The temperance movement in the United States started in the 18th century, advocating for the abstention from alcohol and drugs. Organizations including the Anti Saloon League and Womens Christian Temperance Union campaigned successfully for the 18th amendment to the constitution, which prohibited the possession and manufacture of alcohol from 1920 to 1933. Prohibition songs can be found throughout the Levy Collection, reflecting the conflicting attitudes and arguments towards these movements.
Published in 1870 by Nellie H. Bradley, Don’t Sell My Father Rum is composed from the perspective of a child. Bradley wrote numerous temperance songs geared toward children, including “An hour with Mother Goose and her Temperance Family,” and “A Temperance Picnic with the Old Woman Who Lived in the Shoe.” She was also the author of religious essays, aiming to “warn the young against the seductive snares and dangerous pitfalls laid for the souls by the twin demons, Alcohol and Tobacco.” She also claimed, “A majority of the criminals in our State prisons enter them under the age of twenty-one years of age… placed there, by their own confession, through the influence of strong drink, tobacco, and vicious literature.”
I’ll Marry No Man If He Drinks was published in 1866 by Susan McFarland Parkhurst. Rather than being from the perspective of a child, this song is from the perspective of a wife. However, the cover notes that the song was sung by “little Effie Parkhurst” at temperance meetings. These may have been organized by the Womens Christian Temperance Union, an organization that still exists today.
This anti-prohibition song by WM Jerome and Jack Mahoney has a vibrant cover. Seated next to a rum hound (heavy drinker) is a well-dressed gentleman (a moderate drinker), sadly watching his one beer flying away. The song was published in New York, a city infamous for its lack of enforcement of prohibition (by 1930, the police commissioner of the city estimated that there were at least 30,000 speakeasies, or illegal bars).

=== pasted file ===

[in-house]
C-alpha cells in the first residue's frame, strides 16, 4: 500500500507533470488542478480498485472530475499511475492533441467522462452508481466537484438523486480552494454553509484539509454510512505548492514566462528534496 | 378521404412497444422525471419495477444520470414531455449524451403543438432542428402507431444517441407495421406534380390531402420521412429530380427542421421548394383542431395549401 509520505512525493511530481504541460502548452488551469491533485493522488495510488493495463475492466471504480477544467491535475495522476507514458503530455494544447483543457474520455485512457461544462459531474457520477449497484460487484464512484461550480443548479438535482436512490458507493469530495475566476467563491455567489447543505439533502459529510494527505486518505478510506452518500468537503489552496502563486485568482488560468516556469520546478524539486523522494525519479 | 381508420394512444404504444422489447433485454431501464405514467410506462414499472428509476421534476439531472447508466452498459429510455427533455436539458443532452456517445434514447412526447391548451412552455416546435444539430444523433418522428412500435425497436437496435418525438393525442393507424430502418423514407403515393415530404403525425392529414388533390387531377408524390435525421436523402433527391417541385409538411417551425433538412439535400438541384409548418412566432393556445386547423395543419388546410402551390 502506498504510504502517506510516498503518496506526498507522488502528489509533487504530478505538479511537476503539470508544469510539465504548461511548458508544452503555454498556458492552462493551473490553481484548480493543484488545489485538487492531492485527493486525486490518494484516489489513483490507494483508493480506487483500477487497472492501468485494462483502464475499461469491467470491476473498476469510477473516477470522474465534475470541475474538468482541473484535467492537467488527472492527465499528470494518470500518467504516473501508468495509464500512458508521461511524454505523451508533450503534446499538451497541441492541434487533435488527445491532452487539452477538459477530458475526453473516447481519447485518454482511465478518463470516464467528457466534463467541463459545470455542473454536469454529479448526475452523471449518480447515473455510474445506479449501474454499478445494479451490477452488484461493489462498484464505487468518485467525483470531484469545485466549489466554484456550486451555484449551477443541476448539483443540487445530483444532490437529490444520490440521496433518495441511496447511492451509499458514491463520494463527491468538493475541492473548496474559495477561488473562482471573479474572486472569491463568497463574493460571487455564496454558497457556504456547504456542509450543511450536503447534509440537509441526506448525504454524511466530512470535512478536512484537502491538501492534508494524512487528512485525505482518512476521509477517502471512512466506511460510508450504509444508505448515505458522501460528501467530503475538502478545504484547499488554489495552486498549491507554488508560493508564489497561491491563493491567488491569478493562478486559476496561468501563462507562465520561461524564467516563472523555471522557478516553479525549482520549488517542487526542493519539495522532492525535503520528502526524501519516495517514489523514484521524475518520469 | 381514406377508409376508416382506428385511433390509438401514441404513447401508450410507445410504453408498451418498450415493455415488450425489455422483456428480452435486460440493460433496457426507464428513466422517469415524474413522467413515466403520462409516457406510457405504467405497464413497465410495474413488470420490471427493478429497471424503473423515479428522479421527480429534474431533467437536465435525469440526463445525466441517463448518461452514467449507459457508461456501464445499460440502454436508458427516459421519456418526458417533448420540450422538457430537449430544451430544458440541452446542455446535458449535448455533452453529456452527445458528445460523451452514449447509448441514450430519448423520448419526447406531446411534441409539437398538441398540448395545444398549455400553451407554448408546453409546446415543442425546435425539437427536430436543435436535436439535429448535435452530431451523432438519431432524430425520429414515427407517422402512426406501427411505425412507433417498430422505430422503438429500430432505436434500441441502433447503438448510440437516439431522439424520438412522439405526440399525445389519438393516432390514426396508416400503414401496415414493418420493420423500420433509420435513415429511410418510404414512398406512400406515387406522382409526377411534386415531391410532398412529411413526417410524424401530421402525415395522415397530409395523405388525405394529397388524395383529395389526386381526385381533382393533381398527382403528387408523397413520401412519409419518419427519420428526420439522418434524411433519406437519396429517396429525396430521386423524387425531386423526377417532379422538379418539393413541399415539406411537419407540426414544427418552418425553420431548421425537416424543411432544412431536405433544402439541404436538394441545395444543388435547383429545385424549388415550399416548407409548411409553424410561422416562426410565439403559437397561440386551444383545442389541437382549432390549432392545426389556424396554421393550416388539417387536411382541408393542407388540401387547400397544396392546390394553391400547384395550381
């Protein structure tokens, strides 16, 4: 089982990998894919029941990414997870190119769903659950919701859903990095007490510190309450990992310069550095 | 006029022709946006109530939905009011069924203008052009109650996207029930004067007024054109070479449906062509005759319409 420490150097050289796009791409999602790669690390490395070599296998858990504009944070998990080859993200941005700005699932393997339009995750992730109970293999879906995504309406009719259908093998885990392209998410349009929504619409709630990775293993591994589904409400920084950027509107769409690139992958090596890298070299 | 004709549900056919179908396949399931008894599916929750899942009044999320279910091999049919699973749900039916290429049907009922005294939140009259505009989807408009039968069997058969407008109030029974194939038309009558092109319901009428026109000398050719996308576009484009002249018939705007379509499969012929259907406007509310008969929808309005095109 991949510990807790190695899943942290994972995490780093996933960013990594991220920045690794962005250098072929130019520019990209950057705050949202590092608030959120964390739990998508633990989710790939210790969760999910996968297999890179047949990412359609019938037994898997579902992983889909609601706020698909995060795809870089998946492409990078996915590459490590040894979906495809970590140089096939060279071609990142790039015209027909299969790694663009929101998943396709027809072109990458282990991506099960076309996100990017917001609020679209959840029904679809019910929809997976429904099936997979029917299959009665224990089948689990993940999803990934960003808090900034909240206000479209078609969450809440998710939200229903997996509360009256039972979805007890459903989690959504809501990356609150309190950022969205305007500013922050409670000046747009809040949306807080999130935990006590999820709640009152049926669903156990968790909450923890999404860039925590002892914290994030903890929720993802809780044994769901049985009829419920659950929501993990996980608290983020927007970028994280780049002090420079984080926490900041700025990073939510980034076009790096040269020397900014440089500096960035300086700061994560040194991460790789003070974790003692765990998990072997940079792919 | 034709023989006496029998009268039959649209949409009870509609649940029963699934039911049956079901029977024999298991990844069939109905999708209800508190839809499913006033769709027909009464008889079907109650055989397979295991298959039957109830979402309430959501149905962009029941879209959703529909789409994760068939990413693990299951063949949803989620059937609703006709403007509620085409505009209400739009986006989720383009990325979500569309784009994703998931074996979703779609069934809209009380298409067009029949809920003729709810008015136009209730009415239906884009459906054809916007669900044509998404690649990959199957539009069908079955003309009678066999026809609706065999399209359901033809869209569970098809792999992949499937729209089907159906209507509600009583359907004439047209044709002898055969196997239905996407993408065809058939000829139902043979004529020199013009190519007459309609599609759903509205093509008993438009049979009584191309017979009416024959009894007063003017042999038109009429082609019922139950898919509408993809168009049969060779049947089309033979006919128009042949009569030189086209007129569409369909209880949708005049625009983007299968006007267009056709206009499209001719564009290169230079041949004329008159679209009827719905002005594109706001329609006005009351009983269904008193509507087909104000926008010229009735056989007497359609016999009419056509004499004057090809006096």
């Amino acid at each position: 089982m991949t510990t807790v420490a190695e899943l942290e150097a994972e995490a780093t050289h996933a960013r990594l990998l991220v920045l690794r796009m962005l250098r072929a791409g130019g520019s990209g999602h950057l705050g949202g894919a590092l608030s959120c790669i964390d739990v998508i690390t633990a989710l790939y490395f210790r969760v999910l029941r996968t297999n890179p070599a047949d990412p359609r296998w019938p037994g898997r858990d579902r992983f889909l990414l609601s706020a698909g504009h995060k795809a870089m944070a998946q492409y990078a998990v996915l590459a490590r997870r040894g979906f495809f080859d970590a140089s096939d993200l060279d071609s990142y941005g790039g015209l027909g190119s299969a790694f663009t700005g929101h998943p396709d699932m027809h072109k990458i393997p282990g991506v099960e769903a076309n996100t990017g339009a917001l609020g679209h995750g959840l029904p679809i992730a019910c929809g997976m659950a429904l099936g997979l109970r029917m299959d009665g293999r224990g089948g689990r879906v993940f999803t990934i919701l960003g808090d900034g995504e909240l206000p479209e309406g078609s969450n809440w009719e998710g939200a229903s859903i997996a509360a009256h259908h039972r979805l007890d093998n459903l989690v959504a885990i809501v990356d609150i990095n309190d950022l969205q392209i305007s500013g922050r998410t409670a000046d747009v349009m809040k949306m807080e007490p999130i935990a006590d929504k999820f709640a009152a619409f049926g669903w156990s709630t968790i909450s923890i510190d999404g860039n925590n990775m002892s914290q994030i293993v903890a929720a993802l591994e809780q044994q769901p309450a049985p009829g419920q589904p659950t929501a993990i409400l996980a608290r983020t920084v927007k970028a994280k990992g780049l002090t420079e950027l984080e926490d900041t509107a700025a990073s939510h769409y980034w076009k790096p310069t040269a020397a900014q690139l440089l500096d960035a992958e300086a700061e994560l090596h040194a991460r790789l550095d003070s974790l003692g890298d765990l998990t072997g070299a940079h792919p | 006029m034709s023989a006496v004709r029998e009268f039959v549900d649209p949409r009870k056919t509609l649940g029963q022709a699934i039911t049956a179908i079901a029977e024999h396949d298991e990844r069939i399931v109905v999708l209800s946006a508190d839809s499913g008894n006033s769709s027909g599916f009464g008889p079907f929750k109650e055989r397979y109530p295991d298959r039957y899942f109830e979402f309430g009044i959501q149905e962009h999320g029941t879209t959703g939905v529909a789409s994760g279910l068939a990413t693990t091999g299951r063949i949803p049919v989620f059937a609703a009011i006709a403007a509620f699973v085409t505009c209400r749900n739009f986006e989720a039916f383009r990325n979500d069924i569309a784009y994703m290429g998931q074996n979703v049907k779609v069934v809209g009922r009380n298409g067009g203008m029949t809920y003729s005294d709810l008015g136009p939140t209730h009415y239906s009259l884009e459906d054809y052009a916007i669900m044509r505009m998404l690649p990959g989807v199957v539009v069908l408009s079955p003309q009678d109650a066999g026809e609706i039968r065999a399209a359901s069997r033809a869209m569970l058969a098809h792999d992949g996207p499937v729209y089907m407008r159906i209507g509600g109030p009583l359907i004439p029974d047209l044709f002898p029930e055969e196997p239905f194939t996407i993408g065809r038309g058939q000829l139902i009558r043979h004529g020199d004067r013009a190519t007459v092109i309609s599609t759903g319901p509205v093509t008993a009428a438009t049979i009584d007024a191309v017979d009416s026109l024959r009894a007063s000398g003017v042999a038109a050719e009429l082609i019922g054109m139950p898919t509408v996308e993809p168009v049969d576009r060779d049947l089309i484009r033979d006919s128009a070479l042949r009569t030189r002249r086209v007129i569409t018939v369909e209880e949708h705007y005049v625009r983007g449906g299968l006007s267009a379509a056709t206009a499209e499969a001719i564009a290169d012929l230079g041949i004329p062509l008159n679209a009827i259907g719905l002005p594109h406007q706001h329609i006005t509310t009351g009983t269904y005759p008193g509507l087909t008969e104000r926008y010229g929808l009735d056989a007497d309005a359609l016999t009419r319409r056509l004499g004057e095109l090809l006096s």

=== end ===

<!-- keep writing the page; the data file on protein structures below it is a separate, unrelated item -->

The first page of music notes the song was made available for talking machines, player pianos, bands, orchestras, and male quartets– a clear indication that the song was intended to be distributed as widely as possible. Numerous references to period drinks and brands can be found in the song, including Bromo Seltzer headache medicine.
A recording of the song can be found here.
Another pro-alcohol song, “America Never Took Water” was also published in New York. The song has three composers, all listed equally. One of them, Gus Edwards, started his career as a song plugger, a profession especially popular for youth that involved promoting Tin Pan Alley songs. This might include pitching songs to vaudeville stars backstage, or singing them from the audience (Irving Berlin was another musician who started as a song plugger). A piano version of the song can be found here.
As the curator of the Lester Levy Sheet Music Collection, a phrase I hear often is “I didn’t know sheet music could be used to study…”
Levy collected 30,000 songs over 50+ years not to perform, but to use as a lens for studying history. To make this easier, Levy organized his collection by subject, rather than title or composer. As a result, there are hundreds of unique subjects that can be used to filter the collection. So, I thought I’d take the opportunity to dive into some of the more fascinating, obscure, and strange subject headings in the collection. Each week, I’ll focus on a different subject — stay tuned for more deep dives! You can view the entire digitized collection here.